The journal 'Nature' has published
new research that shows the effect of human impact on biodiversity/ecosystems
will take at least ten million years to heal.
Anne Weil (Duke University) and
James Kirchner (UCal- Berkeley) have examined extinction and
ecosystem recovery in the fossil past while current indications
are that at least half of the species on Earth will become extinct
in the next 50 to 100 years. These extinctions are a part of the
'sixth wave' of human induced species extinctions on a global
By looking at the last five major
extinction events, as well as smaller die-offs, and by comparing
the 'lag' between the extinction and biodiversity recovery, the
researchers found a pattern that is consistent.
They looked for the point at which
entire ecosystems recover and discovered that the baseline
recovery time was ten million years. Humanity itself will be
extinct before the Earth recovers from the effects of our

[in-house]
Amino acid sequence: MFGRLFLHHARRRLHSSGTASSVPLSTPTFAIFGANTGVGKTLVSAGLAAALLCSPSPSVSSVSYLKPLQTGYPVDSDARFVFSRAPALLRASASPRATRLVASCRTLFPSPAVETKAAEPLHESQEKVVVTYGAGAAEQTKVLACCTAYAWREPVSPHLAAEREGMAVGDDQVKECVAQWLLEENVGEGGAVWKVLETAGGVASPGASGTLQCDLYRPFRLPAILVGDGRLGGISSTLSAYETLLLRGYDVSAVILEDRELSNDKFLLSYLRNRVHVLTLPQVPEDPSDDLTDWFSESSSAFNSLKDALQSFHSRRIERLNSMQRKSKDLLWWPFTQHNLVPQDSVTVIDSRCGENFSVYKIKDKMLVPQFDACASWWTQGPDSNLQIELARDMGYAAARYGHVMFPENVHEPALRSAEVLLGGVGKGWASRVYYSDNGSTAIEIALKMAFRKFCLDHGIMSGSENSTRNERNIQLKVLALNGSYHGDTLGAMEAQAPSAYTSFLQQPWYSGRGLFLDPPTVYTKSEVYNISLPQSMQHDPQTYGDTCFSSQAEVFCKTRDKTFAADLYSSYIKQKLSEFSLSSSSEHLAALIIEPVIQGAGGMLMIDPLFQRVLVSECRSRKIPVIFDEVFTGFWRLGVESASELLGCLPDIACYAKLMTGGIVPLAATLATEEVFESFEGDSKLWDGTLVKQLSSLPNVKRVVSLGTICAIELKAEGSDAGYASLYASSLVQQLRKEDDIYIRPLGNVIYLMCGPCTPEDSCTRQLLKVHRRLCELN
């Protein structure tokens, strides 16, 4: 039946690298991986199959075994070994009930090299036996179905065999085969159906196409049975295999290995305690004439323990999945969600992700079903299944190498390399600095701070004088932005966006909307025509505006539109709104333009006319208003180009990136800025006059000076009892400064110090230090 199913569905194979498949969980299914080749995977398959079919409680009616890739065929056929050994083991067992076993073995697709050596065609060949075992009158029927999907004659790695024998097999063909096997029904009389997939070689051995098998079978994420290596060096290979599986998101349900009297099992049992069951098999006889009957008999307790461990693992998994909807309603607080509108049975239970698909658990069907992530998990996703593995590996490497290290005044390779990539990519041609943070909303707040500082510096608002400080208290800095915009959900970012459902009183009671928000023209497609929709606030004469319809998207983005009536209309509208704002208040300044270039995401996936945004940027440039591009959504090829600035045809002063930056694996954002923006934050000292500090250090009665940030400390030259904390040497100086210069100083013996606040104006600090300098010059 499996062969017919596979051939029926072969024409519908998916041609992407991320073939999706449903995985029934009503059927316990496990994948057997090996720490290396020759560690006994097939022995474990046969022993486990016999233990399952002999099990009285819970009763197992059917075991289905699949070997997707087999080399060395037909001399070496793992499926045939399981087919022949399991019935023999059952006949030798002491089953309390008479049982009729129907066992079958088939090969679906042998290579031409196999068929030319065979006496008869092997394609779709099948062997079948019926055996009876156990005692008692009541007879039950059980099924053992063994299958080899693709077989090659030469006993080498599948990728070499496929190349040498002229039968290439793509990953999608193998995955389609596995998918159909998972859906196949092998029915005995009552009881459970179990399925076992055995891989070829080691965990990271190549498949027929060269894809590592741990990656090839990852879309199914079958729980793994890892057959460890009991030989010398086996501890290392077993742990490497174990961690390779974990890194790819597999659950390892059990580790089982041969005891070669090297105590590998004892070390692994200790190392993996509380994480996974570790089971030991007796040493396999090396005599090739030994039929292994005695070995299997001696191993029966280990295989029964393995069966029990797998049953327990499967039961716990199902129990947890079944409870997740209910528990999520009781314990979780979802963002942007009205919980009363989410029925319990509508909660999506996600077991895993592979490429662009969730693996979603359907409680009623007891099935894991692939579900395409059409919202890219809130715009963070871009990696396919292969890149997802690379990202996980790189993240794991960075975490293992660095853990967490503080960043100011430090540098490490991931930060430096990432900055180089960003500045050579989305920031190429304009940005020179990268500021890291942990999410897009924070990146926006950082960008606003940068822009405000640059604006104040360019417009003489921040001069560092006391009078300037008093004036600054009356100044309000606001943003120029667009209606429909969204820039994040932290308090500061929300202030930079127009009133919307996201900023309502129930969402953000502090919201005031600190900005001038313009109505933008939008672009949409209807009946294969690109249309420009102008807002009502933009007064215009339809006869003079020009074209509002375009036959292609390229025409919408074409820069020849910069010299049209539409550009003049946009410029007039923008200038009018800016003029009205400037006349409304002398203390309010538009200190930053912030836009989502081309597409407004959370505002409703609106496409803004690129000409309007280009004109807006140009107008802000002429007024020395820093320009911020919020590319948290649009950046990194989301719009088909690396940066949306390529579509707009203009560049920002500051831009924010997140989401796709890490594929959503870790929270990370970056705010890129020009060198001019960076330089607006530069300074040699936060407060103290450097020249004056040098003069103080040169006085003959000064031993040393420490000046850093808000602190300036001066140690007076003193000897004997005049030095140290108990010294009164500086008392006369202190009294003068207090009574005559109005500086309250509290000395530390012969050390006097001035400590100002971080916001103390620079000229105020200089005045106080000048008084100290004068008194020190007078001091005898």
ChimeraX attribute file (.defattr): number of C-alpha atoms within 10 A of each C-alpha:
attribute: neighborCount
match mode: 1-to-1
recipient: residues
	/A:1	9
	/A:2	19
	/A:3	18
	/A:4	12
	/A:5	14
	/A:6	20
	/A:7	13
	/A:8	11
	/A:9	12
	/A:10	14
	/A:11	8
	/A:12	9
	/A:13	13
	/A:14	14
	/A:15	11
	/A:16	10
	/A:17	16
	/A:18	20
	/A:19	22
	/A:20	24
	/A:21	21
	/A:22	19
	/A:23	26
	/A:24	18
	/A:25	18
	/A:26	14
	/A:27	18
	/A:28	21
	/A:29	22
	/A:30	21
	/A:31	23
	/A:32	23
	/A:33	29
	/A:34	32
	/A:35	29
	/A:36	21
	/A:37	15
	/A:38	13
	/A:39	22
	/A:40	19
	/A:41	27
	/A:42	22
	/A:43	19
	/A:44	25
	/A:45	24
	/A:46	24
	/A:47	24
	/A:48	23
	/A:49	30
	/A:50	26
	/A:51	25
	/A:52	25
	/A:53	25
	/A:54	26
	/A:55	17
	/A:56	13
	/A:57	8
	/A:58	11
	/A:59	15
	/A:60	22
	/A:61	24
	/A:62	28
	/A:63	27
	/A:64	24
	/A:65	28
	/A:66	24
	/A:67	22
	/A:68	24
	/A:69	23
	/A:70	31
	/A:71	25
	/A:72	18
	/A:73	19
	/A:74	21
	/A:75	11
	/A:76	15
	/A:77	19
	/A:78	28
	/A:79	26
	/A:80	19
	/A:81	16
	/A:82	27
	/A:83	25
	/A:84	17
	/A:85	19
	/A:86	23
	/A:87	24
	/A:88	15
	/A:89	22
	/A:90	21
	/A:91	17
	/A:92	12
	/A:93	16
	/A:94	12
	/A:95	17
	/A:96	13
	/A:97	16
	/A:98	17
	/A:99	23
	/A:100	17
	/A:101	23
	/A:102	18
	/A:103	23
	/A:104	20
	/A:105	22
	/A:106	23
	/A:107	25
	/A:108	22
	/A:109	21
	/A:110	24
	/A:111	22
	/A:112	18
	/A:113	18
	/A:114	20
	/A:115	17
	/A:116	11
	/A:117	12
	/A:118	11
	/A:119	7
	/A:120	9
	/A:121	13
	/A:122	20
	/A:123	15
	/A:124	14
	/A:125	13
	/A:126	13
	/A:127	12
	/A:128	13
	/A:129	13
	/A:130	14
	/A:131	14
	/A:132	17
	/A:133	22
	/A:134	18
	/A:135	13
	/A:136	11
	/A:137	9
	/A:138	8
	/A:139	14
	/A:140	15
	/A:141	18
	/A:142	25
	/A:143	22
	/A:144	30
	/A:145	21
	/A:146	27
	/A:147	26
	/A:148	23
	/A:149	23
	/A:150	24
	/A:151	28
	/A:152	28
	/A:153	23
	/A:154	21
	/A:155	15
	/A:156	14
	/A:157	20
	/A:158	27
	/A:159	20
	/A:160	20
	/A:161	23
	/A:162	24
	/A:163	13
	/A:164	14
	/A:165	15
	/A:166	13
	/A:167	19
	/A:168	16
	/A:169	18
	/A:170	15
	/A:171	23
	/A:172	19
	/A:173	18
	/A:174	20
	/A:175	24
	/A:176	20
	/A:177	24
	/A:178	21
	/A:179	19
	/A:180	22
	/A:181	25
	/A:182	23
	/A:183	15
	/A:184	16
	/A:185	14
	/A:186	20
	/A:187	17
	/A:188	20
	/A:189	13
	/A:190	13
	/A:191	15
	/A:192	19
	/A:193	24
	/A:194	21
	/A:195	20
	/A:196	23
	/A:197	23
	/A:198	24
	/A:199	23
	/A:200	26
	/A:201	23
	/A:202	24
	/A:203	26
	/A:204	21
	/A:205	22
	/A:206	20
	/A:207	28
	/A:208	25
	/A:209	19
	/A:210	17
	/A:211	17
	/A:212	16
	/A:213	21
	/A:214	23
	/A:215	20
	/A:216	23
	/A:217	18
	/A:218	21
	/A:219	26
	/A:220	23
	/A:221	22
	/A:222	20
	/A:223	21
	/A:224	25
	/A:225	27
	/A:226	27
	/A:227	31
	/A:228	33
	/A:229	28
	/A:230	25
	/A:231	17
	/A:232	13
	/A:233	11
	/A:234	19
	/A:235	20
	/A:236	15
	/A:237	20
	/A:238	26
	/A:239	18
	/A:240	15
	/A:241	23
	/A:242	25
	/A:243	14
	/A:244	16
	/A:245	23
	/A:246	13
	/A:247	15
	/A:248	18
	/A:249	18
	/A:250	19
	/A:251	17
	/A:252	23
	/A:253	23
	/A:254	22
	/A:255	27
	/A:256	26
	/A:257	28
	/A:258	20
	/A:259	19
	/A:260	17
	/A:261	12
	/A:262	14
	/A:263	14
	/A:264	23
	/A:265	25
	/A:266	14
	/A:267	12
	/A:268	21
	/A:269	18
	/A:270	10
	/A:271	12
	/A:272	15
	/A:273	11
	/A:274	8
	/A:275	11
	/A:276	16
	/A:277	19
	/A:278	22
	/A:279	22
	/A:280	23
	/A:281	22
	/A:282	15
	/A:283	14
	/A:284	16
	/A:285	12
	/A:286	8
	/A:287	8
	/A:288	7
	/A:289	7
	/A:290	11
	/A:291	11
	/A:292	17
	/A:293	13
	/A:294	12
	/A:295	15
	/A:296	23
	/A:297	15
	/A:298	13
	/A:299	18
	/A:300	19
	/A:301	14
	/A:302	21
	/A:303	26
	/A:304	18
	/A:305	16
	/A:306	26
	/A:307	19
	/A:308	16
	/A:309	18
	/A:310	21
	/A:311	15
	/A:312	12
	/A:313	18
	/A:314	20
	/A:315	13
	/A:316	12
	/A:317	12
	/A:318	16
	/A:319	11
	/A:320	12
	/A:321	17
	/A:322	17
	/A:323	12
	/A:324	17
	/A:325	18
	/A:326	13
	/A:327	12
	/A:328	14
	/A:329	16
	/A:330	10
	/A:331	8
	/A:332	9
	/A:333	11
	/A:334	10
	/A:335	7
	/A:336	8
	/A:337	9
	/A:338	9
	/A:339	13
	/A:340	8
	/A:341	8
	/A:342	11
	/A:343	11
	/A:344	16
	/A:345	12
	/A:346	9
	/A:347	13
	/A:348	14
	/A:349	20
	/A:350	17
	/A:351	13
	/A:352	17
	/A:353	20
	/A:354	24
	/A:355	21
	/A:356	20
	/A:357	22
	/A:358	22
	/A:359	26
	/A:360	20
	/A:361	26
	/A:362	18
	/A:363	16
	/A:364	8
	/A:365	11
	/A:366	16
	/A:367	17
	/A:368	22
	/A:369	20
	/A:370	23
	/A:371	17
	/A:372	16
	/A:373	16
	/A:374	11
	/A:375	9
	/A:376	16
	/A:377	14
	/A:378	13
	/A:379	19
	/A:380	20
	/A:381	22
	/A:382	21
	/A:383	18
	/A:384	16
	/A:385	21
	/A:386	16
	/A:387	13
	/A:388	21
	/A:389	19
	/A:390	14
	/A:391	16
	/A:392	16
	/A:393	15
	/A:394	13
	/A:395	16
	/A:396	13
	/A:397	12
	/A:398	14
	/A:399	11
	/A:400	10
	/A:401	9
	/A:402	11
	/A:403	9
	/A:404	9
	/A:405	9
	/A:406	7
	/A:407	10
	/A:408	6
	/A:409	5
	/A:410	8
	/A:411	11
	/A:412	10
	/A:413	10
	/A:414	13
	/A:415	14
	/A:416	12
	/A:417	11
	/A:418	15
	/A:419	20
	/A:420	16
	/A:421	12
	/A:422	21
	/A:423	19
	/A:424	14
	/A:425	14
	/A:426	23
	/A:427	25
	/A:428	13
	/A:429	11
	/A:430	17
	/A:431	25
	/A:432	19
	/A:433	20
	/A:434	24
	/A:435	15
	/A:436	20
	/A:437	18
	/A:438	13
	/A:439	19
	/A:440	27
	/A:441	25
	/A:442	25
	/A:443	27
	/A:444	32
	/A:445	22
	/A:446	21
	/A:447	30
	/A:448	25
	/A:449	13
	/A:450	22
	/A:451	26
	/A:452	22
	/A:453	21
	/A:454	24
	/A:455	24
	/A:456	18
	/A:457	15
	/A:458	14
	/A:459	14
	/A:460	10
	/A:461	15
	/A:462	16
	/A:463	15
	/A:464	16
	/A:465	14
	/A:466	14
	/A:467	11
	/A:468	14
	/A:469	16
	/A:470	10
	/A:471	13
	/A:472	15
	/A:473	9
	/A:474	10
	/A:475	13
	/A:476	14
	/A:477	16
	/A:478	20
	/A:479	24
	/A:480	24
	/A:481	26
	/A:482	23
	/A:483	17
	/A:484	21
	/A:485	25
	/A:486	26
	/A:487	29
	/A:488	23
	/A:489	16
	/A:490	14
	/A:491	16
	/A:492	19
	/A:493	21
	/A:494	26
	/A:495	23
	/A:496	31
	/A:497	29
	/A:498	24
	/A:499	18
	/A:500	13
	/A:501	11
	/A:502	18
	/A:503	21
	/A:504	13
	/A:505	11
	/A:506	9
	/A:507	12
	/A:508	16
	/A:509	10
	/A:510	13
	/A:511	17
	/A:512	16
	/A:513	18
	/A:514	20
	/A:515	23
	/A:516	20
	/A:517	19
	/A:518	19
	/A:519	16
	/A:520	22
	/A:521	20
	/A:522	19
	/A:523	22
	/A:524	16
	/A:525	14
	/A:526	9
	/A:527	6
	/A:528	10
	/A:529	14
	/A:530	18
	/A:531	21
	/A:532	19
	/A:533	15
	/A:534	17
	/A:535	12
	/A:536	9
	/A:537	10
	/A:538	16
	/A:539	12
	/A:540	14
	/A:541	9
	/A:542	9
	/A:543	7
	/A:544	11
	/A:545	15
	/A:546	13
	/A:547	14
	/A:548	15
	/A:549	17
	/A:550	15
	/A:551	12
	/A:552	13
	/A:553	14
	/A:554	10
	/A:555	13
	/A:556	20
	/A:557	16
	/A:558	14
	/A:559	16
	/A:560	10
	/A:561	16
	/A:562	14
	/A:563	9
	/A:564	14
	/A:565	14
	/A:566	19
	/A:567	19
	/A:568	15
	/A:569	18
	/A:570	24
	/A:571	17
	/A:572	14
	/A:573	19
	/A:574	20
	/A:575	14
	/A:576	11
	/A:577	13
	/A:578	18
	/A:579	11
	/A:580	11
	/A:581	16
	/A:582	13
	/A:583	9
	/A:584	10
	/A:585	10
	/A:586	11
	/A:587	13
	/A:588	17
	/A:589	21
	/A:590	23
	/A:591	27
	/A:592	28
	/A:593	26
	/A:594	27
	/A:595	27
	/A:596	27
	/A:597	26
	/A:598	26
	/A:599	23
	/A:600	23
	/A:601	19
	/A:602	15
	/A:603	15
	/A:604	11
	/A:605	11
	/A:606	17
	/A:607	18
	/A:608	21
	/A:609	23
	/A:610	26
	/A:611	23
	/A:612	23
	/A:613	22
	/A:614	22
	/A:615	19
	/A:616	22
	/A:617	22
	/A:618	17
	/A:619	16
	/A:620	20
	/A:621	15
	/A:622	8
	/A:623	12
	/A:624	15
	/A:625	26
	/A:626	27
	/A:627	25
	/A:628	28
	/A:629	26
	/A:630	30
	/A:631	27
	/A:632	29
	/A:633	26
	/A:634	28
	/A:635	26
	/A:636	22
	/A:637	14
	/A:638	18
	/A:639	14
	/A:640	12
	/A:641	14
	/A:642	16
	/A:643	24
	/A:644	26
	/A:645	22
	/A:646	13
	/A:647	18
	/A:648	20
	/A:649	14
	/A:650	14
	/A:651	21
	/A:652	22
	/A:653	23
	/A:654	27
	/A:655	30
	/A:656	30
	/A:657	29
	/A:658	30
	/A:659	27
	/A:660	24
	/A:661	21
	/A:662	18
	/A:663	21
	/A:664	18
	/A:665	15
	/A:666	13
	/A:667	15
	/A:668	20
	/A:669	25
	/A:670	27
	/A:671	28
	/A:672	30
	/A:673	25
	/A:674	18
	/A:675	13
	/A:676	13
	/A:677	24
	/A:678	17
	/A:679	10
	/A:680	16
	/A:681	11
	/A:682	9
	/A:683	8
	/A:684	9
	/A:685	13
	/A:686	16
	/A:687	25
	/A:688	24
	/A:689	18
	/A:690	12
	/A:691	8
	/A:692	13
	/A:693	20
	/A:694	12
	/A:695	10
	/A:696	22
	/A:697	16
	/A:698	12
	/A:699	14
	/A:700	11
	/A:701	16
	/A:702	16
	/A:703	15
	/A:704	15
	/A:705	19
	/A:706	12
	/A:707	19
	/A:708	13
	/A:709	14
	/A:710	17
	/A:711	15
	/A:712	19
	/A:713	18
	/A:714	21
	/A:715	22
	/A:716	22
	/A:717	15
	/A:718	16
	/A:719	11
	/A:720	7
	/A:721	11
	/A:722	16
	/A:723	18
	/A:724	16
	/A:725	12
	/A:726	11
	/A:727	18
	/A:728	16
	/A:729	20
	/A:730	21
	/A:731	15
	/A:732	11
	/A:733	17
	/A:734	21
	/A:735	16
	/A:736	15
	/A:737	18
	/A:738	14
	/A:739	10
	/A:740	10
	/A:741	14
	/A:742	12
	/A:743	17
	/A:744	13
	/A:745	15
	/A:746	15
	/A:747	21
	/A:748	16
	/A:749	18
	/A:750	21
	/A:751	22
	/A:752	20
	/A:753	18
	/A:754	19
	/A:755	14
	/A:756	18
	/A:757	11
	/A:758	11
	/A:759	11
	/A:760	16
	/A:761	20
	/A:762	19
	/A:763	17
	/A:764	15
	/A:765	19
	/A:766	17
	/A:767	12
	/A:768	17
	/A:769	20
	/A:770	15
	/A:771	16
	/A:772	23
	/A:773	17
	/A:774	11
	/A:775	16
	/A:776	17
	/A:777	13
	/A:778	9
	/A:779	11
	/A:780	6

generation. We, especially people of the developed nations, will
leave a biologically impoverished Earth for all species for,
effectively, all time.
However, the two urge optimism.
Kirchner said, 'This is not pre-ordained. Whether it happens or
not depends on the choices we make.'
The reality is that humanity has
caused the greatest extinction of life on Earth since the loss of
the dinosaurs, 65 million years ago. This extinction curve is
still reaching upward and nations such as Australia, by defying
global warming reductions, contribute to the loss of the richness
of life on Earth.